The Church of England took a step toward allowing women to become bishops on Monday when the House of Bishops approved some widely-debated legislation after making only a few amendments.
During the meeting, the House approved some key amendments for those who hold to more conservative theological views, The Telegraph reports, including an exception that would allow those who are opposed to women bishops to submit themselves to an alternative male bishop if they felt the need to do so.
"The legislation now addresses the fact that for some parishes a male bishop or male priest is necessary but not sufficient," the House said in a statement.
"The House rejected more far- reaching amendments that would have changed the legal basis on which bishops would exercise authority when ministering to parishes unable to receive the ministry of female bishops."
Many of those who support having women bishops, however, are not happy with the compromise. The Independent reports that Women And The Church (WATCH), a campaign group that hopes to see women in all the same roles as men within The Church of England, isn't happy with the amendments the House tacked-on to the legislation.
The House of Bishops "failed to listen to the voice of ordained women and those who support their ministry and [have] been swayed by those who are opposed into making concessions that can only undermine the ministry of women in future years," said WATCH.
According to The Church of England's website, the possibility of women becoming a deacon, priest or bishop has been in major discussion since 1966. After decades of debate, the first women deacons were ordained in 1987 and the first women priests were ordained at Bristol Cathedral in 1994.
The idea of having women bishops has generally been positively received by the church in recent years. The issue was brought into the limelight when Archdeacon Judith Rose asked the church's General Synod to explore the theological implications of women in the episcopacy back in July of 2000. In 2011, 42 out of 44 of the church's dioceses voted in support of the measure.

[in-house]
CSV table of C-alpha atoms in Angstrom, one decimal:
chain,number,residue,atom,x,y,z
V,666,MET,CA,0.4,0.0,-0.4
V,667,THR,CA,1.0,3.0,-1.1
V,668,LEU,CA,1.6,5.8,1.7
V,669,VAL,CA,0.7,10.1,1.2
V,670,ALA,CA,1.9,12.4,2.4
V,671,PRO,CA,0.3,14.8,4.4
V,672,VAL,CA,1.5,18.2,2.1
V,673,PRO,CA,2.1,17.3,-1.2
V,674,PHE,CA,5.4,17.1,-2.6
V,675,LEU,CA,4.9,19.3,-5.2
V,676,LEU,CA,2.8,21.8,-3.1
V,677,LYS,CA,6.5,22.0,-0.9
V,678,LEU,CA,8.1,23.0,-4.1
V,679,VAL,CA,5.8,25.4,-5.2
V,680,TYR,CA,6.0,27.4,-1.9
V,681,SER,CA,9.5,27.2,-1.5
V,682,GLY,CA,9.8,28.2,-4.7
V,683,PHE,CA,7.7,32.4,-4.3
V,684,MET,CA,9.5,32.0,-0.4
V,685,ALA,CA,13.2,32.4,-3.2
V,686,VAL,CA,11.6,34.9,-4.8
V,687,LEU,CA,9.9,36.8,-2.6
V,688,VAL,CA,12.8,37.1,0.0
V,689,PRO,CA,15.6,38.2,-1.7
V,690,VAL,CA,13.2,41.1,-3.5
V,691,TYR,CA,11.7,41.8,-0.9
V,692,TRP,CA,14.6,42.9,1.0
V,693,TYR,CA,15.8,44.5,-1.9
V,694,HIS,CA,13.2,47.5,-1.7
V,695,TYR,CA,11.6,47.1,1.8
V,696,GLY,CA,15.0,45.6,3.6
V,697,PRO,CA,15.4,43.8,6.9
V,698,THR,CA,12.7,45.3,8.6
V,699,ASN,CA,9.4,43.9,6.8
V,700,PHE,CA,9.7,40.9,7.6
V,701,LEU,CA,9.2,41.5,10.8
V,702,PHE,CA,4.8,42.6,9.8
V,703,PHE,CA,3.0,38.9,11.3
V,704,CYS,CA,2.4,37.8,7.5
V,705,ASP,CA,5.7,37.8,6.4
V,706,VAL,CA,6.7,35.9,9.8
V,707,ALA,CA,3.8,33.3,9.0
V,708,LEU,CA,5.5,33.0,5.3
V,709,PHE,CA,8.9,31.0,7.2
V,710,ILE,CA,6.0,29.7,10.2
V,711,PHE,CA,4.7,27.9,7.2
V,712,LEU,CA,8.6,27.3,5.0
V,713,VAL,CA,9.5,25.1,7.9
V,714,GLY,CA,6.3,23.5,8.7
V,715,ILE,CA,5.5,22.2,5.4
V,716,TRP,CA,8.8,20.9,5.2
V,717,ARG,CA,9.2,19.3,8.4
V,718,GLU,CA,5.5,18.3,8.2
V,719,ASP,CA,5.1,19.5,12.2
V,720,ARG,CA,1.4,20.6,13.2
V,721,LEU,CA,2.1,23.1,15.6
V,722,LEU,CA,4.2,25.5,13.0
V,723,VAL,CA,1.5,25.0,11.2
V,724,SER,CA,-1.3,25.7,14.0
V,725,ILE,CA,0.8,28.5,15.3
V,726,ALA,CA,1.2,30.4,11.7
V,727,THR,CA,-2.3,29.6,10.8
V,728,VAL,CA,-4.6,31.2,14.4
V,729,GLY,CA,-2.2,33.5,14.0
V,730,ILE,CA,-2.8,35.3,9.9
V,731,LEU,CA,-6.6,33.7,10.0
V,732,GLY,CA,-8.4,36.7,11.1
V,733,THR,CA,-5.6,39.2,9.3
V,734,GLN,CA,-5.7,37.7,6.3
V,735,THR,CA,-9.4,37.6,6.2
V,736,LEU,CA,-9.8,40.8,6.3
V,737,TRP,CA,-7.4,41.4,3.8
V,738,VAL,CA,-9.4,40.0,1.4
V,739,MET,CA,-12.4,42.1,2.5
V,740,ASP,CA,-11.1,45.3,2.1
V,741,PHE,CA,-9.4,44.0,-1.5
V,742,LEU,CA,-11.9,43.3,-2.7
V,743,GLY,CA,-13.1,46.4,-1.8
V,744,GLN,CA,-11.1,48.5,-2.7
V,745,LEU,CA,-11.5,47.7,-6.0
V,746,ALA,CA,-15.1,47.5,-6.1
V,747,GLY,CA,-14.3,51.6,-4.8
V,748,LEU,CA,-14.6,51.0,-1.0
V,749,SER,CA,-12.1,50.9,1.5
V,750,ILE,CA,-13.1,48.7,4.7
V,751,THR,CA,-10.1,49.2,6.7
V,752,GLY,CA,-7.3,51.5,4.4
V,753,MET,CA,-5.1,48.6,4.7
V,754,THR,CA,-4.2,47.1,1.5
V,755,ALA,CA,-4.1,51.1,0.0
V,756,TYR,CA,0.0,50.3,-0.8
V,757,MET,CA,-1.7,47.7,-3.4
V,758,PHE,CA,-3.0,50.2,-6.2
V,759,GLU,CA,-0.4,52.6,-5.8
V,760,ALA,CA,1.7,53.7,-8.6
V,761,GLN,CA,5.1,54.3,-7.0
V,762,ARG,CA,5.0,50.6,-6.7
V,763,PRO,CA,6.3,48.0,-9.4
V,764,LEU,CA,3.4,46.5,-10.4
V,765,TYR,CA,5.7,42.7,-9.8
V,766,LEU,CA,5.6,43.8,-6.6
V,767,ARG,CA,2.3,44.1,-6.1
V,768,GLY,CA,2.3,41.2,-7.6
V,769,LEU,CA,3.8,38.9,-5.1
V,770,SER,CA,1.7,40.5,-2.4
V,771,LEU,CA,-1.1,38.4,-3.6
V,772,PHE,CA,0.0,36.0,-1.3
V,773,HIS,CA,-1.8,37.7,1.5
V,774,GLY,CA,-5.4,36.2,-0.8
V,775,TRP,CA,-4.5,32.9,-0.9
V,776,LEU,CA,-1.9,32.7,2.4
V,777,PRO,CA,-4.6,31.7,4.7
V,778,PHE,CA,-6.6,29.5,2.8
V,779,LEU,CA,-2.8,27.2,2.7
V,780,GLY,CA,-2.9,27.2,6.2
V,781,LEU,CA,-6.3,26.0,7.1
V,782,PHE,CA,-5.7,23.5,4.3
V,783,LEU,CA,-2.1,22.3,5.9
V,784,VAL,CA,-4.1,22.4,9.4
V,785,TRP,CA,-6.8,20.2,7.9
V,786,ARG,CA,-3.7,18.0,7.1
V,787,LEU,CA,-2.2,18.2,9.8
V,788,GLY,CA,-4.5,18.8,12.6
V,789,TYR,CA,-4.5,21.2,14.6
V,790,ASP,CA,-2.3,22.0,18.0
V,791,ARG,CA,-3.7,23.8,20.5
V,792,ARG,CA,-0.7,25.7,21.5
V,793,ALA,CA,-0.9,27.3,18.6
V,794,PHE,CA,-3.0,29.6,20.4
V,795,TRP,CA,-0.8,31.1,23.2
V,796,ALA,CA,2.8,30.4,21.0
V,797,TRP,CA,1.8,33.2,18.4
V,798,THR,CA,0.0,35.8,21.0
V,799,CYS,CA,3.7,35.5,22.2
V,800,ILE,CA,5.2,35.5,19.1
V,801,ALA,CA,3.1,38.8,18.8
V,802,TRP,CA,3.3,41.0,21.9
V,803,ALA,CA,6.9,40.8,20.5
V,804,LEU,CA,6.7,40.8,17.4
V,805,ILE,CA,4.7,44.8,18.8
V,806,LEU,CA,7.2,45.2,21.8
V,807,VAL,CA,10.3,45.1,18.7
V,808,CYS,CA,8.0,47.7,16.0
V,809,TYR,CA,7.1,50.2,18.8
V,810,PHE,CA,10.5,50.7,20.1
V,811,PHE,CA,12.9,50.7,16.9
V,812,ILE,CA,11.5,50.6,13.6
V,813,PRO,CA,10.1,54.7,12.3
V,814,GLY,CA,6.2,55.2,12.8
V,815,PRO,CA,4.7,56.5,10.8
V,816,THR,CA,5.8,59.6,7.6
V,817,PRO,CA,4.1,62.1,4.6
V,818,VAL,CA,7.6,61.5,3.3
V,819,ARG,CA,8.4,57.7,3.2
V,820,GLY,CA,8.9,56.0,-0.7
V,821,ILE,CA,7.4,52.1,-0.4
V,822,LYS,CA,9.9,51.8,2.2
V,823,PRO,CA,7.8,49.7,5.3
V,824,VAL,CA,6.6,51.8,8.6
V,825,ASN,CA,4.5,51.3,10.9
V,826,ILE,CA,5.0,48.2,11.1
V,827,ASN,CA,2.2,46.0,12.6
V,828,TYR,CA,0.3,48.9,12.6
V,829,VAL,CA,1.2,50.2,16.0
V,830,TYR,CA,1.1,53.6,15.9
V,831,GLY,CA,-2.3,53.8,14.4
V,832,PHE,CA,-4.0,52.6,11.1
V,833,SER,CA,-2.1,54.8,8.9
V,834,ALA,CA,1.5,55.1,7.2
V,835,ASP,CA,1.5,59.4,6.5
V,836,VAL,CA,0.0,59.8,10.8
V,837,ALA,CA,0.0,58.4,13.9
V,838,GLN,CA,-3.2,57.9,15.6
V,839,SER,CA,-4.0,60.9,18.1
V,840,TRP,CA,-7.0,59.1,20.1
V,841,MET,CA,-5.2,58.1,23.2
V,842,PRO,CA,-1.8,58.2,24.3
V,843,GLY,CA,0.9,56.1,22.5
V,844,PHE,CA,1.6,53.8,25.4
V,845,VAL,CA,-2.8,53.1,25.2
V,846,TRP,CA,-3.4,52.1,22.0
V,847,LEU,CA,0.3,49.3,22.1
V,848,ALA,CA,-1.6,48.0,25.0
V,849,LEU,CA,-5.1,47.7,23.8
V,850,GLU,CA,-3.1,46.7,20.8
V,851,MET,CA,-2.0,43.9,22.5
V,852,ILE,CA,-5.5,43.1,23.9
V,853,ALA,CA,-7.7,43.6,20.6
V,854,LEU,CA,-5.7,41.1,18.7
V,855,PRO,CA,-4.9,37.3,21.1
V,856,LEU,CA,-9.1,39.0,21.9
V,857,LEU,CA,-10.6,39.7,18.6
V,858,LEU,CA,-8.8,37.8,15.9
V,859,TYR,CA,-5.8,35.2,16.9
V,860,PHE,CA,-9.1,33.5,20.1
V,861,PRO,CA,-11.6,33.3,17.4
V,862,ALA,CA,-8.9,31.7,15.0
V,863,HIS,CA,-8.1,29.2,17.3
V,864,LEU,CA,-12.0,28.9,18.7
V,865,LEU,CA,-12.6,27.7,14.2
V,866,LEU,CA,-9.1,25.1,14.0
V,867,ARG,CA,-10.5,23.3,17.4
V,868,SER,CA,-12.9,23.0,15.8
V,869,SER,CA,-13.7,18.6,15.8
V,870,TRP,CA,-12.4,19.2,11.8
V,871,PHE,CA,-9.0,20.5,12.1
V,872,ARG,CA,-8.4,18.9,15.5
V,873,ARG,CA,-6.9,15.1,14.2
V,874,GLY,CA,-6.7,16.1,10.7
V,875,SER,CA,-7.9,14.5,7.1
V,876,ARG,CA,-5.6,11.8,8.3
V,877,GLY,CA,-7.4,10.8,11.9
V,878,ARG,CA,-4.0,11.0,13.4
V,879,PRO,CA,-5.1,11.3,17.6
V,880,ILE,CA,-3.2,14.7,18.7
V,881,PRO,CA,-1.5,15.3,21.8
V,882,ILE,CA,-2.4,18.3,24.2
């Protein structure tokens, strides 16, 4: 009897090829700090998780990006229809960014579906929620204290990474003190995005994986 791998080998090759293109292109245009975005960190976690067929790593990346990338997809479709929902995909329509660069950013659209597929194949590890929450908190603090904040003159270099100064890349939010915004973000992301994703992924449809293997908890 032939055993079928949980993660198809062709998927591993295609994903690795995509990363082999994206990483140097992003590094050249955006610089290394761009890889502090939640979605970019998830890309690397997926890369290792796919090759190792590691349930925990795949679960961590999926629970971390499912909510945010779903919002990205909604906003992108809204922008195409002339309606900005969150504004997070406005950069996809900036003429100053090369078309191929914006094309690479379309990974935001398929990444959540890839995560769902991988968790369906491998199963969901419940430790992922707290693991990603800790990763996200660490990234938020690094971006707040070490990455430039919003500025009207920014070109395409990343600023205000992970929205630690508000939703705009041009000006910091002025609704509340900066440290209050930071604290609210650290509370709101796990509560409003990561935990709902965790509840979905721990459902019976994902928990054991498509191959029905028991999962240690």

But not everyone believes women should be allowed to become bishops. Lest everyone assume that conservative Christian males are the only people against the measure, a group of more than 2,200 Anglican women also recently signed a petition declaring their opposition to it.
"Not all the women in the Church of England think having women bishops is a great idea – our petition proves that, and we ask our bishops to recognize that and make proper provision for us," Susie Leafe, General Synod member and organizer of the petition, said in a statement.
The petition says men and women are inherently equal, but states that "this is not an issue of equality but theology."
In an email to The Christian Post on Tuesday, Leafe further explained why she doesn't think women should be permitted to take on this new role.
"I'm opposed to women bishops because I believe that the Bible teaches that men and women are equal (equally created, equally sinful and equally saved) but different, so [they] have different responsibilities in the home and in the church – the family of God. I think these differences mean that men and women are not interchangeable," said Leafe.
She also stated that some people have already left The Church of England as a result of this legislation, and she anticipates that more will leave if it passes. The final vote for this legislation's approval could take place at the church's General Synod in July of this year.